Why Workplace Mistreatment is Especially Bad for Black Employees

Topic(s): diversity, fairness
Publication: Journal of Applied Psychology
Article: Taking a Heavier Toll? Racial Differences in the Effects of Workplace Mistreatment on Depression
Authors: J.W. Ryu, E. Gonzalez-Mulé, E.H. O’Boyle
Reviewed by: Katherine Facteau

Improving the health and well-being of employees has become an increasingly important concern for organizations. For example, the monetary cost of some mental health problems, such as depression, can cost organizations billions of dollars via absenteeism and turnover. One well-established predictor of depression that organizations can target is workplace mistreatment. New research (Ryu et al., 2024) discovers how workplace mistreatment is experienced differently by Black (versus White) employees, and how it can have a substantial effect on depression and sleep.


The researchers used a large sample of publicly available online data. Months after taking an initial survey, a subset of participants completed a clinical depression questionnaire, while others completed measures of sleep quantity and quality. The researchers found that workplace mistreatment was related to depression and sleep quantity, but only for Black (versus White) people. Notably, Black employees facing mistreatment were projected to get 100 fewer minutes of sleep per night compared to either White people (who were or were not experiencing mistreatment) or other Black people not facing mistreatment.

In the second study, the authors recruited online participants who were instructed to recall an instance where they felt mistreated by a coworker or a boss. They found that Black people were more likely to attribute that mistreatment to their race, something that was an enduring, critical aspect of their identity, which in turn resulted in higher rates of depression. For White people, mistreatment was less likely to be attributed to race and could more easily be “shaken off,” for example, by thinking that the offending person was “just a jerk.”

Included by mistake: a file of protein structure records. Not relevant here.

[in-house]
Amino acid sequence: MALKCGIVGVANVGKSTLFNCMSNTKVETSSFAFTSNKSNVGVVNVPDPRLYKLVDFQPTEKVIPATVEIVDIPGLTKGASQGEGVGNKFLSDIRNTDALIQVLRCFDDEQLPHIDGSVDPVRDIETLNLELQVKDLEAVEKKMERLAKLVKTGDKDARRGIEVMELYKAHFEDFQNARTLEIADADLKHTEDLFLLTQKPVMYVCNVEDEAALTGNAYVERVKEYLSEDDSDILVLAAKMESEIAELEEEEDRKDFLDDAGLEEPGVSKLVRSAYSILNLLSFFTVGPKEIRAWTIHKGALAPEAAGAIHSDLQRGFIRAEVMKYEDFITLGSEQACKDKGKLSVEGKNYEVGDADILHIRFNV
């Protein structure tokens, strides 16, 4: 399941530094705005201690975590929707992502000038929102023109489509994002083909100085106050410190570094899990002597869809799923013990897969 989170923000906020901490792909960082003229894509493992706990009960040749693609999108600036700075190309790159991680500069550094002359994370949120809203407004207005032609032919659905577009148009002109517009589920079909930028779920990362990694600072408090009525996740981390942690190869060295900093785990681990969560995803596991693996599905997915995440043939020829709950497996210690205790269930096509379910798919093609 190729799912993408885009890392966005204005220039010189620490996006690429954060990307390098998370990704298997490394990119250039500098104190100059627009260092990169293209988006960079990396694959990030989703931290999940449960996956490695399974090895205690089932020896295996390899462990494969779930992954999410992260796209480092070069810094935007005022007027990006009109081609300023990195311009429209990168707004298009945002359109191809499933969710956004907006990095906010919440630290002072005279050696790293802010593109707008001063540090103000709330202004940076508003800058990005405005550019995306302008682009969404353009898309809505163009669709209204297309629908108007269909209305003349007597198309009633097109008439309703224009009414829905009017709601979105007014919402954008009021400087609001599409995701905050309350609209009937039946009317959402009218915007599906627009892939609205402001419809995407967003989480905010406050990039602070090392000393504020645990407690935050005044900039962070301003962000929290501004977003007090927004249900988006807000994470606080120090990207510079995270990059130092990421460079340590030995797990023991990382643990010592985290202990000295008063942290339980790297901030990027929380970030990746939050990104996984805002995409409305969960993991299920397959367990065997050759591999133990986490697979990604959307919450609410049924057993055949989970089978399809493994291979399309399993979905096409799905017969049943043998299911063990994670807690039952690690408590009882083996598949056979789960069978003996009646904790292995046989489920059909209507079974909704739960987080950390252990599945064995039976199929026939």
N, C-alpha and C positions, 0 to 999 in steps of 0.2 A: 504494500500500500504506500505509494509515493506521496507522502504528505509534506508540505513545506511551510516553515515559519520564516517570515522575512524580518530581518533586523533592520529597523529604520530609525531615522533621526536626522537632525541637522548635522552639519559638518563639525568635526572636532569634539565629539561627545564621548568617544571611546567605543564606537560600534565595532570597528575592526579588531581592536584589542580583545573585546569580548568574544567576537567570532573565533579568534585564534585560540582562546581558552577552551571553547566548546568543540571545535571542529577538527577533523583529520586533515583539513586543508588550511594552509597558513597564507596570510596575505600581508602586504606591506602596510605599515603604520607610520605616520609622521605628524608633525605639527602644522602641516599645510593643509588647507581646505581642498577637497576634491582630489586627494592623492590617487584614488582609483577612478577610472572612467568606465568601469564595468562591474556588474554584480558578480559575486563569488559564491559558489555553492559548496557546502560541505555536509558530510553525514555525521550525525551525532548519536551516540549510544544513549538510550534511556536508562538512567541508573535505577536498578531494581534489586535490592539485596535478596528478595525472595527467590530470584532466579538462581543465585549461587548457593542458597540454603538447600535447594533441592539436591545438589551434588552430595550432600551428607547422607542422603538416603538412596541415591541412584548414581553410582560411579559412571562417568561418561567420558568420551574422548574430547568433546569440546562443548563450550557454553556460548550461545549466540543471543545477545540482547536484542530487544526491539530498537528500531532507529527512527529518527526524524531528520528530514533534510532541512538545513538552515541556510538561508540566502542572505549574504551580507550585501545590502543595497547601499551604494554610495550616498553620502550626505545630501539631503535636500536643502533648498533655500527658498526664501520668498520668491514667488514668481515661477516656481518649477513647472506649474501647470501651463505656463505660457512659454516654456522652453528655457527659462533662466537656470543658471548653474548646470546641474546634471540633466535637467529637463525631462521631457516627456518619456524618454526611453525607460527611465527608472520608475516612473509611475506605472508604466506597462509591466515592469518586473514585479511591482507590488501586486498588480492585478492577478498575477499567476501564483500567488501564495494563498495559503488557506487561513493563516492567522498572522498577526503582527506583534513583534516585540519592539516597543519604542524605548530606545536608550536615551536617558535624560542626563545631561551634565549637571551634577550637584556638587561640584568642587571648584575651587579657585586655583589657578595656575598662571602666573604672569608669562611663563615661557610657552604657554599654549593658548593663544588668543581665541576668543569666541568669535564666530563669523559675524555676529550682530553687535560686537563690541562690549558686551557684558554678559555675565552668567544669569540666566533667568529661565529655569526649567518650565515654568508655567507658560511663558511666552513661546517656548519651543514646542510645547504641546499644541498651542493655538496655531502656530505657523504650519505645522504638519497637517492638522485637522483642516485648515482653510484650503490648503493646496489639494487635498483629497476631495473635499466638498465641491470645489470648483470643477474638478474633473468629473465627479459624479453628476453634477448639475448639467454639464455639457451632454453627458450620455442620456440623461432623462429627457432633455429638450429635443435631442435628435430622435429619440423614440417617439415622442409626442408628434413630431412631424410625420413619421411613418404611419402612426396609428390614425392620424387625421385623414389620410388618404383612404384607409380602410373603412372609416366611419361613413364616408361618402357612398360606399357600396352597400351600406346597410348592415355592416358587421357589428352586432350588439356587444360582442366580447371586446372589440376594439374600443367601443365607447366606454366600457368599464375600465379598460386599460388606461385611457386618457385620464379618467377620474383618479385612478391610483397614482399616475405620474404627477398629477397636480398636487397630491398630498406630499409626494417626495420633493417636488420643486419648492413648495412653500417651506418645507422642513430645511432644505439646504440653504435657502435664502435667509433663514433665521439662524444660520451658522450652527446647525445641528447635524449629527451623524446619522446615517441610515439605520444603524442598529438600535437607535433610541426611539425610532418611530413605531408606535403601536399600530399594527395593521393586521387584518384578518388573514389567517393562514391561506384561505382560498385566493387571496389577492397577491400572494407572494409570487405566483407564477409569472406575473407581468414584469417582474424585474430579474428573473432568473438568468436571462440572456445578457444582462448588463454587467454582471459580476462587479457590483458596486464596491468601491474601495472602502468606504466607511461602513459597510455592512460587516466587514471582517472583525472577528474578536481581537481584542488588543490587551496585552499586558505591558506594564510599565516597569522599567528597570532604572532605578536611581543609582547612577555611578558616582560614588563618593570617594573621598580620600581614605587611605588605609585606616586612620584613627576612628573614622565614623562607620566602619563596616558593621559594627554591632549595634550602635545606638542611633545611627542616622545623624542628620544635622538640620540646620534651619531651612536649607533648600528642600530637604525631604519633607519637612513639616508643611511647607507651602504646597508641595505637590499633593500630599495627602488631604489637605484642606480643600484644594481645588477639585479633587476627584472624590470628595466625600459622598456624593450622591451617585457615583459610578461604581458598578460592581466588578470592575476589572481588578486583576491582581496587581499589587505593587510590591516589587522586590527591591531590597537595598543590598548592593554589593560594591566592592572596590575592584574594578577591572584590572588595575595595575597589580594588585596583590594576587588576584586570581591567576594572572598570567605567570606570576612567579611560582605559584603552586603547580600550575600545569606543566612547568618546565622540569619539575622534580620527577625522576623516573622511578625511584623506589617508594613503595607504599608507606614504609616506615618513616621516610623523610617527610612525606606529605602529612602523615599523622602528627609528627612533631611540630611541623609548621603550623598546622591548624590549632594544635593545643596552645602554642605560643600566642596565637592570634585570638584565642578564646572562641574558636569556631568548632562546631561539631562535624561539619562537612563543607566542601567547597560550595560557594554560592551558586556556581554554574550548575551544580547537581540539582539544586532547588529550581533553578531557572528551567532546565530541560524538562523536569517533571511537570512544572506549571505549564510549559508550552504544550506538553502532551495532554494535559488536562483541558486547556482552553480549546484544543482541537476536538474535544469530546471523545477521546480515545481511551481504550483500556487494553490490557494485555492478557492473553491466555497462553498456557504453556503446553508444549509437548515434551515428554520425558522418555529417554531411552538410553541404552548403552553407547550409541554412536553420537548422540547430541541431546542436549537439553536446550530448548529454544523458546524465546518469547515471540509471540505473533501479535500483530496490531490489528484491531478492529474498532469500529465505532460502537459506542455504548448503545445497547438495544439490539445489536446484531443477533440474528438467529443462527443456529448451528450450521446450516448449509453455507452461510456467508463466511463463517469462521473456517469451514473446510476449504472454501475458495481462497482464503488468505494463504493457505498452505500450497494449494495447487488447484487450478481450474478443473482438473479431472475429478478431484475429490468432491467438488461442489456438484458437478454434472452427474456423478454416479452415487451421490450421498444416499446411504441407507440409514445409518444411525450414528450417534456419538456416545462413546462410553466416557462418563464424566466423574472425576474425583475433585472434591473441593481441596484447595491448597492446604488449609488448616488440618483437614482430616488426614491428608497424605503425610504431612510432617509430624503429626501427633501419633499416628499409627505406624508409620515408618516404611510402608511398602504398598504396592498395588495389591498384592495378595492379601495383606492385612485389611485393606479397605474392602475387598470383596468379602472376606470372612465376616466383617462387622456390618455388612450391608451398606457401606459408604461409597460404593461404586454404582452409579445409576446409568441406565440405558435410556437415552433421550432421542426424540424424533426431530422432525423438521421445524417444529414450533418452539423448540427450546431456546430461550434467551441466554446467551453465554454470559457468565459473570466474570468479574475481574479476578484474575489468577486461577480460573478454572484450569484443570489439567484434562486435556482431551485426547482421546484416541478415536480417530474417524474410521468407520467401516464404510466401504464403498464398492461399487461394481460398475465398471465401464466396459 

This study found evidence that mistreatment is experienced differently by Black employees, who may attribute this treatment to their race. These findings are not intended to put the onus on Black employees for being too sensitive, but to inform organizations that mistreatment is experienced within the context of one’s identity. Organizations must strive to create an inclusive workplace for their Black employees. Thus, organizations should find ways to reduce workplace mistreatment, for example, by implementing accountability measures or encouraging bystander intervention.


Ryu, J. W., Gonzalez-Mulé, E., & O’Boyle, E. H. (2024). Taking a heavier toll? Racial differences in the effects of workplace mistreatment on depression. Journal of Applied Psychology, 109(5), 611–621.

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